Editor's Note: The people of southeastern Cameroon really depend on their bats, but hardly anyone in the central African country realized it. Then Eric Bakwo fils went to work, with a little help and a scholarship from BCI and U.S. Forest Service International Programs. Bakwo fils hopes to earn his Ph.D. at Cameroon's Yaoundé University by studying fruit bats and their importance to the nation. He contacted BCI's scholarship program about a problem: He had no one to turn to for advice or guidance. "The subject is not of interest to my teachers or my university because there is no bat specialist in the country," he said in an email.
BCI sought help from Paul Racey, a top bat expert at the University of Exeter in Cornwall, the United Kingdom. Racey, who had conducted research in Africa, offered to review Bakwo fil's research proposal. He was impressed with the project, offered continuing advice and recommended the young biologist highly. BCI provided a BCI/Bats in International Forestry Scholarship in 2008 and another in 2009. The following report documents what Bakwo fils accomplished with that support.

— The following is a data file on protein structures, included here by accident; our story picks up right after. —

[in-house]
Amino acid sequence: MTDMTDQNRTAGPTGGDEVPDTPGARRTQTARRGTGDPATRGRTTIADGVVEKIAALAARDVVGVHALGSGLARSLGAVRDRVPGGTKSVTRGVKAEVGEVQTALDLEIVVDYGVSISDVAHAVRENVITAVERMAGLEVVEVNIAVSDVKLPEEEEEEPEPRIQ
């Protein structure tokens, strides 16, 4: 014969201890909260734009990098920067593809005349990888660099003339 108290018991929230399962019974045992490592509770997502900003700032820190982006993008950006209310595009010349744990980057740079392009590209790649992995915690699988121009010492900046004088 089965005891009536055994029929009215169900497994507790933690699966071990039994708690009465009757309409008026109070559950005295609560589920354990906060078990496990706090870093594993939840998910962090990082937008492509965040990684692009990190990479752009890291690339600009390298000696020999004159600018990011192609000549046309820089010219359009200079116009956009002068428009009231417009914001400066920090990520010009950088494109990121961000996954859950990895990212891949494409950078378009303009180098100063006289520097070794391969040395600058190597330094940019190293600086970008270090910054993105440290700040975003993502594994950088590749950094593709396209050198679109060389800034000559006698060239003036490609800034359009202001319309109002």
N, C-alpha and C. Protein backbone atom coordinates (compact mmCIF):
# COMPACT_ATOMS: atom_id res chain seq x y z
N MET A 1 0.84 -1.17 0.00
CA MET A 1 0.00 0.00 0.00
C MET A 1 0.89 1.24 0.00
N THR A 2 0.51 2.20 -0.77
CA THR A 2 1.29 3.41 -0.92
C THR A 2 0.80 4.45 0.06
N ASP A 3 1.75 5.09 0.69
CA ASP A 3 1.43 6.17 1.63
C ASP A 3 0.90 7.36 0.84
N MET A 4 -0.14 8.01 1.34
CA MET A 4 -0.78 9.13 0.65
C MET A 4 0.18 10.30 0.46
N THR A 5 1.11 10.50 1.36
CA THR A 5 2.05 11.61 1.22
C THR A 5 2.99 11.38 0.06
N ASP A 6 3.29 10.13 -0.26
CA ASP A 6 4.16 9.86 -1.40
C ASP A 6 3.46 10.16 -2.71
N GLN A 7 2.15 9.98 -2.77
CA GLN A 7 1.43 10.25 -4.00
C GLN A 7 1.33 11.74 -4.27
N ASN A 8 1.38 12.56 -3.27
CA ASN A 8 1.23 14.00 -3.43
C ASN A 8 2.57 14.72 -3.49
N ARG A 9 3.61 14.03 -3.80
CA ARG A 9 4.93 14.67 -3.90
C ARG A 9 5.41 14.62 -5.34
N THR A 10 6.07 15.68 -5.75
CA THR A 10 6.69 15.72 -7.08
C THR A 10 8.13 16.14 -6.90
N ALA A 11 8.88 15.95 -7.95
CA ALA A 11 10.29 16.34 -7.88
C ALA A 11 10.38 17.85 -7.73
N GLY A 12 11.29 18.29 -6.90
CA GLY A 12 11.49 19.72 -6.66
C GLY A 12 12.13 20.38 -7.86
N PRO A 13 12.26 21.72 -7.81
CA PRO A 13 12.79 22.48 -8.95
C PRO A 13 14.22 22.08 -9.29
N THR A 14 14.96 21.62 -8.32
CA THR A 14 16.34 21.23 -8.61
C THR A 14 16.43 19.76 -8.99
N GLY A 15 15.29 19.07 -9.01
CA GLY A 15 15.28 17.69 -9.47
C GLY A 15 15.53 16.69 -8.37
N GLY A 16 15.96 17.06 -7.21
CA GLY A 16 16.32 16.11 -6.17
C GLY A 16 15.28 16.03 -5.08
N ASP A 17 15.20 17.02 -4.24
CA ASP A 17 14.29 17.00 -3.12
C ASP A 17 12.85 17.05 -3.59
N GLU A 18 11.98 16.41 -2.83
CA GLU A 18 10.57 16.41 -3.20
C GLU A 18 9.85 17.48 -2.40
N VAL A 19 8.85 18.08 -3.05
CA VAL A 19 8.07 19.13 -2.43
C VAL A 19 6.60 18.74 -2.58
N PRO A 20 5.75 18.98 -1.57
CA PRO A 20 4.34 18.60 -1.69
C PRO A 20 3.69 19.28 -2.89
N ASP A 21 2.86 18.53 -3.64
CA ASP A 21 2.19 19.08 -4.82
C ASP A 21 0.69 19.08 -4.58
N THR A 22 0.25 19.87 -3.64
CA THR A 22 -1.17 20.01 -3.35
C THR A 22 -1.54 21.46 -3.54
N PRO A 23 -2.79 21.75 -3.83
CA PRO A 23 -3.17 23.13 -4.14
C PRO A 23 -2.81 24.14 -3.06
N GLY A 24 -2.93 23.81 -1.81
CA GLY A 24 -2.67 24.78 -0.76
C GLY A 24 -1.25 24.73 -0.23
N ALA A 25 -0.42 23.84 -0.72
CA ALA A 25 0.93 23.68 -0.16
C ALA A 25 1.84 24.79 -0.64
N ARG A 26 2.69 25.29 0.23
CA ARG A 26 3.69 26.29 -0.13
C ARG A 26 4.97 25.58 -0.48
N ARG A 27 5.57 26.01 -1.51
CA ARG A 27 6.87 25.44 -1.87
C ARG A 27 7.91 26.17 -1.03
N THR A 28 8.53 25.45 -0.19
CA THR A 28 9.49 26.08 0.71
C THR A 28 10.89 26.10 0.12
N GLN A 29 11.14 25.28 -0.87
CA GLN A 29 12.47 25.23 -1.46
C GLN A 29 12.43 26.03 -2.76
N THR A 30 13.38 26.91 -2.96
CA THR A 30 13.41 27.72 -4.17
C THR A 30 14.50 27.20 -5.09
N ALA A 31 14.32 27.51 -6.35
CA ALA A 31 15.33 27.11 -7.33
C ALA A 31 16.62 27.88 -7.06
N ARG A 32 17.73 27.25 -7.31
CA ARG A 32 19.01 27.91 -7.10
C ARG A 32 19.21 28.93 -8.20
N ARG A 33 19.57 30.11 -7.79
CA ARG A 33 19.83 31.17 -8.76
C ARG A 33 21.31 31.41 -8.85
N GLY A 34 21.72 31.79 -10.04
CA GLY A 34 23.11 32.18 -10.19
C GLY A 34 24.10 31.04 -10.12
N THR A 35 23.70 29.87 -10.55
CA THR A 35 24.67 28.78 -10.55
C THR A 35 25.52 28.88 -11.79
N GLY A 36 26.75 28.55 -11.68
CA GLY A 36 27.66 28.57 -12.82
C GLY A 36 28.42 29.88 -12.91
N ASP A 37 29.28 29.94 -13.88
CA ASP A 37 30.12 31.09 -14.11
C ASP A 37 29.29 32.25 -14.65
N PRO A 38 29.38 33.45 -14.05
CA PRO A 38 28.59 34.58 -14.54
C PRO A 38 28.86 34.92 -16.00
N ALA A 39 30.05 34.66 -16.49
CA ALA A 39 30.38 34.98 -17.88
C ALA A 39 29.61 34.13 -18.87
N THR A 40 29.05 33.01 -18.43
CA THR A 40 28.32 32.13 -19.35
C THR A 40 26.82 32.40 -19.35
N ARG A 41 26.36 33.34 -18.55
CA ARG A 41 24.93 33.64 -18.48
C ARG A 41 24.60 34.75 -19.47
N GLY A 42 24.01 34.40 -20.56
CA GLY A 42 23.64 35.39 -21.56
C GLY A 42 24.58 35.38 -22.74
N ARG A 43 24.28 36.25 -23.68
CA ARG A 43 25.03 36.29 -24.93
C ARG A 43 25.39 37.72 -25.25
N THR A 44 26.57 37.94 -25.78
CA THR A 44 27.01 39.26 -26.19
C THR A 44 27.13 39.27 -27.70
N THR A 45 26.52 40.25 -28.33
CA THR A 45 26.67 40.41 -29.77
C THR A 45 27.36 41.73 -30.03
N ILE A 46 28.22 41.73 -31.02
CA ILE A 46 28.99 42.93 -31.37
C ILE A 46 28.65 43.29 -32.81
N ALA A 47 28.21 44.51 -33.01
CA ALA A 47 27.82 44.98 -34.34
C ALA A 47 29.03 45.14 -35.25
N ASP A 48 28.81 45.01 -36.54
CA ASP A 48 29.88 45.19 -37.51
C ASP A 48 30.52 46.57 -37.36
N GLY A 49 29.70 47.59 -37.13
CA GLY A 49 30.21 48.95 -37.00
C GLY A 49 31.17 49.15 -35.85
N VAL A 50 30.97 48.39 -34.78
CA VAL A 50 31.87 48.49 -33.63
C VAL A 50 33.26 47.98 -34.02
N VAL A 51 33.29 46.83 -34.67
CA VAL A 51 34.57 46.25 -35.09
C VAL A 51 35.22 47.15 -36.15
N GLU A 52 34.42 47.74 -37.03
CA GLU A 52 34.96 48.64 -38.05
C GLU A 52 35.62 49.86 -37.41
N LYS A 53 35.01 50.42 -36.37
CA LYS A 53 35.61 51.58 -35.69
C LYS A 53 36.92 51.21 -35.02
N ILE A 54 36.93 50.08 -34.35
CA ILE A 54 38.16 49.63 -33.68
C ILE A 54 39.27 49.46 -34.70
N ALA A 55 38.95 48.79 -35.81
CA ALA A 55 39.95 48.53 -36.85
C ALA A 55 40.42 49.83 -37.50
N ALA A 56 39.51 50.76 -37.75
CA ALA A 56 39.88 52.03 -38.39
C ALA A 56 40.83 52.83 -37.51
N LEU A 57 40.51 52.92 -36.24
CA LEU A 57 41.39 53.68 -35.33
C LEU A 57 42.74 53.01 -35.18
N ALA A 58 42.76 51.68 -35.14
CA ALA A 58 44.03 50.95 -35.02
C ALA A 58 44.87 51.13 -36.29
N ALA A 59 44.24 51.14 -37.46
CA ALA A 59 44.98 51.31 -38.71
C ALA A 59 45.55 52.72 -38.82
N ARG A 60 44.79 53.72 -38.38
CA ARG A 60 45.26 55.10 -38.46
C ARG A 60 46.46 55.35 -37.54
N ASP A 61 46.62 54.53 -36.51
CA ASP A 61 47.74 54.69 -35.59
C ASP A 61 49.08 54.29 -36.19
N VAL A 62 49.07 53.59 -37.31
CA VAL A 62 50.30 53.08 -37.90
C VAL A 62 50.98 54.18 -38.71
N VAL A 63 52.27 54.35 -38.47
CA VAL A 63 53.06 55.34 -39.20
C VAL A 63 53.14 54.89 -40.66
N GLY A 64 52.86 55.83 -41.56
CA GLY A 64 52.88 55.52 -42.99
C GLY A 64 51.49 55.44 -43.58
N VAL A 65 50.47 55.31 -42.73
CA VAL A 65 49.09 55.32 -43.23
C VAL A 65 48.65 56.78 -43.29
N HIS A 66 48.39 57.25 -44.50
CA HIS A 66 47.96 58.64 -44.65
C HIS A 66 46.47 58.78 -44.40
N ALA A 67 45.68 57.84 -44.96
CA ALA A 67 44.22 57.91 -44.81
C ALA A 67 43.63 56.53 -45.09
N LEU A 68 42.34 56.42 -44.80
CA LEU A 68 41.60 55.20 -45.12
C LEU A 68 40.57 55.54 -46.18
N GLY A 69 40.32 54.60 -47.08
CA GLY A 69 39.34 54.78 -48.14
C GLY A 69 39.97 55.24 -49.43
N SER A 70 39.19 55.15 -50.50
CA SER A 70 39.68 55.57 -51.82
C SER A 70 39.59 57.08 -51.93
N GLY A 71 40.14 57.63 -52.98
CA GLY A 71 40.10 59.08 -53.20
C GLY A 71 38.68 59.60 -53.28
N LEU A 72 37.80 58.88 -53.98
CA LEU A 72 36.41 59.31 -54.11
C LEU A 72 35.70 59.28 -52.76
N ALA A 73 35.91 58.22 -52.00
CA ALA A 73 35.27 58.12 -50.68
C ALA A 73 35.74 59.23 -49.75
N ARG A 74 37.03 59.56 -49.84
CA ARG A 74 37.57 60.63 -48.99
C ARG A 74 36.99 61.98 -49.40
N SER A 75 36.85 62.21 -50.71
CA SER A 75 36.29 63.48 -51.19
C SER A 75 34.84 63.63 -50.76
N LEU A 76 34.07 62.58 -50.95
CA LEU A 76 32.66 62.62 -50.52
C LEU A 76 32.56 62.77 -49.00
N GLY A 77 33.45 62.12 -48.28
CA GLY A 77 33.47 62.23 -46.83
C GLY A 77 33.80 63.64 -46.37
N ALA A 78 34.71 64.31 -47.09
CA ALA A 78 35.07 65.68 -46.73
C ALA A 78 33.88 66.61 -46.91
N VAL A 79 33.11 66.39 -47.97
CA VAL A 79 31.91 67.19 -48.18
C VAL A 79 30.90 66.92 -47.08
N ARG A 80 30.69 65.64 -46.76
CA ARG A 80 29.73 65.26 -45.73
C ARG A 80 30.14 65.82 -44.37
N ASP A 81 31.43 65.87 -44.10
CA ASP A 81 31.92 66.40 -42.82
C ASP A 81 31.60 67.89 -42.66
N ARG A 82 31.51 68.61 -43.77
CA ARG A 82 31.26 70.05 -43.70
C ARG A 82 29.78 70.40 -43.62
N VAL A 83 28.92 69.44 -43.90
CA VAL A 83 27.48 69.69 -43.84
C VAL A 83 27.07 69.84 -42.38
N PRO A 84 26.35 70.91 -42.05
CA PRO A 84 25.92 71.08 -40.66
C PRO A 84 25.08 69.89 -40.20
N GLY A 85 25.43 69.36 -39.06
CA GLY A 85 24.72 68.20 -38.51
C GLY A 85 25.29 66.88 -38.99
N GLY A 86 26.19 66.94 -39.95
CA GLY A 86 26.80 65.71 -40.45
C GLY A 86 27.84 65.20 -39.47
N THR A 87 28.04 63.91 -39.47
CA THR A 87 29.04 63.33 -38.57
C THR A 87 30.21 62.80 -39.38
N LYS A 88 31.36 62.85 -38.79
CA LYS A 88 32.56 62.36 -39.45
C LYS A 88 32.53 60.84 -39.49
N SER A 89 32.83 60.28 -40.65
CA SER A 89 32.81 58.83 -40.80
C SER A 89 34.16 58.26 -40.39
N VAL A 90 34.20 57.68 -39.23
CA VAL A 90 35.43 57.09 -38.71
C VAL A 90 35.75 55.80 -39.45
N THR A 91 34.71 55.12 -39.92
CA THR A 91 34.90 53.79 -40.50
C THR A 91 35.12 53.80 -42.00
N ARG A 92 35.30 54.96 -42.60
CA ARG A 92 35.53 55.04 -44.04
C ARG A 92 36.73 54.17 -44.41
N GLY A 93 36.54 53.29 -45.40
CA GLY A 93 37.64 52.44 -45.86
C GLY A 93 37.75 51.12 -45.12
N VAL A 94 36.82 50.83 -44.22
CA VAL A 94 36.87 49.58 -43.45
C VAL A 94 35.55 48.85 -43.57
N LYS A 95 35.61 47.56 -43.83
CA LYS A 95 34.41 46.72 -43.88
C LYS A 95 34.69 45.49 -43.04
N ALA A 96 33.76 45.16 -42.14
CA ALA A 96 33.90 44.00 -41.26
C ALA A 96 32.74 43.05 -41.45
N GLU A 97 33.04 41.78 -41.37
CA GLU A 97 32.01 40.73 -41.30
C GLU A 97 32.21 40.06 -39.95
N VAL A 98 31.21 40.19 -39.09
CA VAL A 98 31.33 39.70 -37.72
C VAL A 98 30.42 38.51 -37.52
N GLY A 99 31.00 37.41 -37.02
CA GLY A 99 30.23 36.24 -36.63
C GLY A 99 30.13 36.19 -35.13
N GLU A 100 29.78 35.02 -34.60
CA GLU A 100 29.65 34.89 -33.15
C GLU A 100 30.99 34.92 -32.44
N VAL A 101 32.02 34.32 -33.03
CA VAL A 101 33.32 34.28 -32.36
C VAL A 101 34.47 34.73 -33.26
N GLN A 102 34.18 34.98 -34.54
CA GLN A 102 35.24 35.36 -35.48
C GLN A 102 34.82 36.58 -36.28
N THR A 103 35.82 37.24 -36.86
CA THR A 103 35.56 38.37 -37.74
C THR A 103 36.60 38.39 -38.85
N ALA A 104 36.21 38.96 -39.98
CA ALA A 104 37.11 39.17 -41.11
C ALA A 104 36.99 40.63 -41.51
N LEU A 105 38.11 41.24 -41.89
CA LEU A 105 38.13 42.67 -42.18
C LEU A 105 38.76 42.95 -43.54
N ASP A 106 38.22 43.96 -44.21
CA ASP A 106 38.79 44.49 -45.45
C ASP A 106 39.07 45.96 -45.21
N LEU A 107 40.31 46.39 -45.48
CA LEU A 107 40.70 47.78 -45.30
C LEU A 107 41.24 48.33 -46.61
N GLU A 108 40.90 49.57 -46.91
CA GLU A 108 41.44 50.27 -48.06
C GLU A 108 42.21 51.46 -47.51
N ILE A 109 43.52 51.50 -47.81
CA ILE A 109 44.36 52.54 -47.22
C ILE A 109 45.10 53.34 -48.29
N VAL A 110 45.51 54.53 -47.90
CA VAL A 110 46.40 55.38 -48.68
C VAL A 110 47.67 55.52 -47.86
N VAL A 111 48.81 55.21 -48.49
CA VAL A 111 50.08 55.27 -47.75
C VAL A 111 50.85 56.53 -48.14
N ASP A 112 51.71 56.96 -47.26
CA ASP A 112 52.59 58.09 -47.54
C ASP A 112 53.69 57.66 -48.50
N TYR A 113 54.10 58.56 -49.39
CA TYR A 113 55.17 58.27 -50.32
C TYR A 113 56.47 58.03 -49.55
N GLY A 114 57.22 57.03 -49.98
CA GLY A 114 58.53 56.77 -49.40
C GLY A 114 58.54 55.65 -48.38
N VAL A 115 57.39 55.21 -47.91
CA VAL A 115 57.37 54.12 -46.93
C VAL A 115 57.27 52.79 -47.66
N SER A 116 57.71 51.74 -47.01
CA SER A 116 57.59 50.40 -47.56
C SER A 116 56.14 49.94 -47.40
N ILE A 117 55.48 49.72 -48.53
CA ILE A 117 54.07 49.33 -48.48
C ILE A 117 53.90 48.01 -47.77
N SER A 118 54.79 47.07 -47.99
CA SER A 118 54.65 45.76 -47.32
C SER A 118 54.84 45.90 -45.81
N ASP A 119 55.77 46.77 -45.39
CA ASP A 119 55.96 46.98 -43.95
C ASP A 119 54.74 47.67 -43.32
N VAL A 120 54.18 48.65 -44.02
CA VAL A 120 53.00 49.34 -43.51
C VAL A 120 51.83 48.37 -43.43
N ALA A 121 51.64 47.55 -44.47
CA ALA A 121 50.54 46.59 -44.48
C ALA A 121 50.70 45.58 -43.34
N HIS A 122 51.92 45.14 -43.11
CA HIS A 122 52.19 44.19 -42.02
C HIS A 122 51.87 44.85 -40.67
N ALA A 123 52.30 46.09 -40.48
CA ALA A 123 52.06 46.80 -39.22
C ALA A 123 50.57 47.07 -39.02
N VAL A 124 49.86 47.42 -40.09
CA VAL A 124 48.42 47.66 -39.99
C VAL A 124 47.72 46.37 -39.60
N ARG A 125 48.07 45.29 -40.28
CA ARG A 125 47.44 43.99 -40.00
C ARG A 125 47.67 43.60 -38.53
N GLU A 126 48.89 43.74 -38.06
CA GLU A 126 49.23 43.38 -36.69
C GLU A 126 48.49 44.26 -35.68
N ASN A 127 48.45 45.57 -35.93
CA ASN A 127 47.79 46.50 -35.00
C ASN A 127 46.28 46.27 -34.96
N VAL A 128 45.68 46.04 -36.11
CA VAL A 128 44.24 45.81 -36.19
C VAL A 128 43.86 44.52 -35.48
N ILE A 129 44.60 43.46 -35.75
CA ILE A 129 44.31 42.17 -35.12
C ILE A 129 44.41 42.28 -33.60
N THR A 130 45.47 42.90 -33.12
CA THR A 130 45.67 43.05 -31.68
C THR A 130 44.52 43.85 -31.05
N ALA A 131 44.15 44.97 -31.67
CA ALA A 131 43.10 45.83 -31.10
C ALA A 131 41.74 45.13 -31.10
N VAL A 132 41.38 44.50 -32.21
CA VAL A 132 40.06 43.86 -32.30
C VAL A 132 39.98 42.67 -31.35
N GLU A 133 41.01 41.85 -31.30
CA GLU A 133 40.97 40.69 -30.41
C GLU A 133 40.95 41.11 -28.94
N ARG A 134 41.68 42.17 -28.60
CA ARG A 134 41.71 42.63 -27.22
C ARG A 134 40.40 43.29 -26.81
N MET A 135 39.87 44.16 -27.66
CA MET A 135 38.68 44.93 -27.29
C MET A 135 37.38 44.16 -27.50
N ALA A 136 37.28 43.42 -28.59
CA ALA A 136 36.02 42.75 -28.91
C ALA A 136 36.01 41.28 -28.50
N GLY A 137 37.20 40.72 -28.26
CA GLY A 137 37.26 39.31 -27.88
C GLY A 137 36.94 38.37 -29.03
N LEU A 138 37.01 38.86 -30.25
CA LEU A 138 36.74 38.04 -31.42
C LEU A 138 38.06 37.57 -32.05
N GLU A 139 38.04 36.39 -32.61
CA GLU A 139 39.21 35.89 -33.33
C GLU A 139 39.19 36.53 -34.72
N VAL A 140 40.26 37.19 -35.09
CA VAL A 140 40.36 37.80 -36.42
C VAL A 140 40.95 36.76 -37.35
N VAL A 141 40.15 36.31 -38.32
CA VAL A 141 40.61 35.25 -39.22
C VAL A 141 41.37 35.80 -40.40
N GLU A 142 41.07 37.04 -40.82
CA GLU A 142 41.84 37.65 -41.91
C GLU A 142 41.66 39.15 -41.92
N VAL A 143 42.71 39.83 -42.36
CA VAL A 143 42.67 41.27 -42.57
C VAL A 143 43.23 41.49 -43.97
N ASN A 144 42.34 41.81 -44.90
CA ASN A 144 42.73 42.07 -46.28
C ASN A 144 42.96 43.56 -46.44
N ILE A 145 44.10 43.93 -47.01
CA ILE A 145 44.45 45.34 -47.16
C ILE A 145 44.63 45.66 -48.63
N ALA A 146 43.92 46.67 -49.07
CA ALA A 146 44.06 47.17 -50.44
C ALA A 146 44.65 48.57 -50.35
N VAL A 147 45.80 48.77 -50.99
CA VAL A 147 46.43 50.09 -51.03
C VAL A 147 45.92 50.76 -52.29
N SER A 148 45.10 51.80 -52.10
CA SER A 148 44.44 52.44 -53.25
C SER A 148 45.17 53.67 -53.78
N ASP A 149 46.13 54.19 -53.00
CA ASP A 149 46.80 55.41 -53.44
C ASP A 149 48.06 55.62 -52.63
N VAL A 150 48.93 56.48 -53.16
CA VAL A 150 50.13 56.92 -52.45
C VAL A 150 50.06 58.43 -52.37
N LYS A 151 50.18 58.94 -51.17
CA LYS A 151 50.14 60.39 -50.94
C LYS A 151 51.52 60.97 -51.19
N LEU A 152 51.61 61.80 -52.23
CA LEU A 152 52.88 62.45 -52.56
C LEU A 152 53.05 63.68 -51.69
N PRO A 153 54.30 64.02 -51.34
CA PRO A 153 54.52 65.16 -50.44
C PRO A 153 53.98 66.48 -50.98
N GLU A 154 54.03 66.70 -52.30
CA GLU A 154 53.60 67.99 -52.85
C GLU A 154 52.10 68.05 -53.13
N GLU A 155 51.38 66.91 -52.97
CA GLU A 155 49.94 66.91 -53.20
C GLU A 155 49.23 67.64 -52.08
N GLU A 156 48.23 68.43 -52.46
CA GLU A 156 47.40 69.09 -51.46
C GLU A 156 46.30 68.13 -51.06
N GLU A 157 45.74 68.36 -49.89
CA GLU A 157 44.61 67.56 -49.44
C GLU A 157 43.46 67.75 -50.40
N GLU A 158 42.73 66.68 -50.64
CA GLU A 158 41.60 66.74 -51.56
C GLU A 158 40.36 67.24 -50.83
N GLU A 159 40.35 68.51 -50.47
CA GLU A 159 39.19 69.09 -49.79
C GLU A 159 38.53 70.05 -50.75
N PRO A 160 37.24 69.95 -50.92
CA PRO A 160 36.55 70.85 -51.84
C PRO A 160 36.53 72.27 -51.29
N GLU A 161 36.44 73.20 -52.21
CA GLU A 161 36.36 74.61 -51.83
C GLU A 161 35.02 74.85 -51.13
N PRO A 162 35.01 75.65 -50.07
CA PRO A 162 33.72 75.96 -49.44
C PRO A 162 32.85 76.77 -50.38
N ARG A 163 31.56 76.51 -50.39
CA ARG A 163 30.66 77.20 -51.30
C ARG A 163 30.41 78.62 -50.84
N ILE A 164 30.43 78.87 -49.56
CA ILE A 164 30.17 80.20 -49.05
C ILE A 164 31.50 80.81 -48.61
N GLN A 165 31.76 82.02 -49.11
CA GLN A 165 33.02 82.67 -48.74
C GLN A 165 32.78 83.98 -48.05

Now Cameroon has its first bat biologist, and a champion for bat conservation.
Remarkably little is known about the bats of Cameroon. They were rarely studied by a handful of visiting European biologists. Worse, there has been no scientific interest in bats at all among universities and conservationists in our west-central African nation. They are not even considered in long-term conservation plans, and most Cameroonians either ignore bats or despise them. The best way to change the status of bats from persecuted to protected in Cameroon is to demonstrate the unappreciated ecological and economic value of these animals.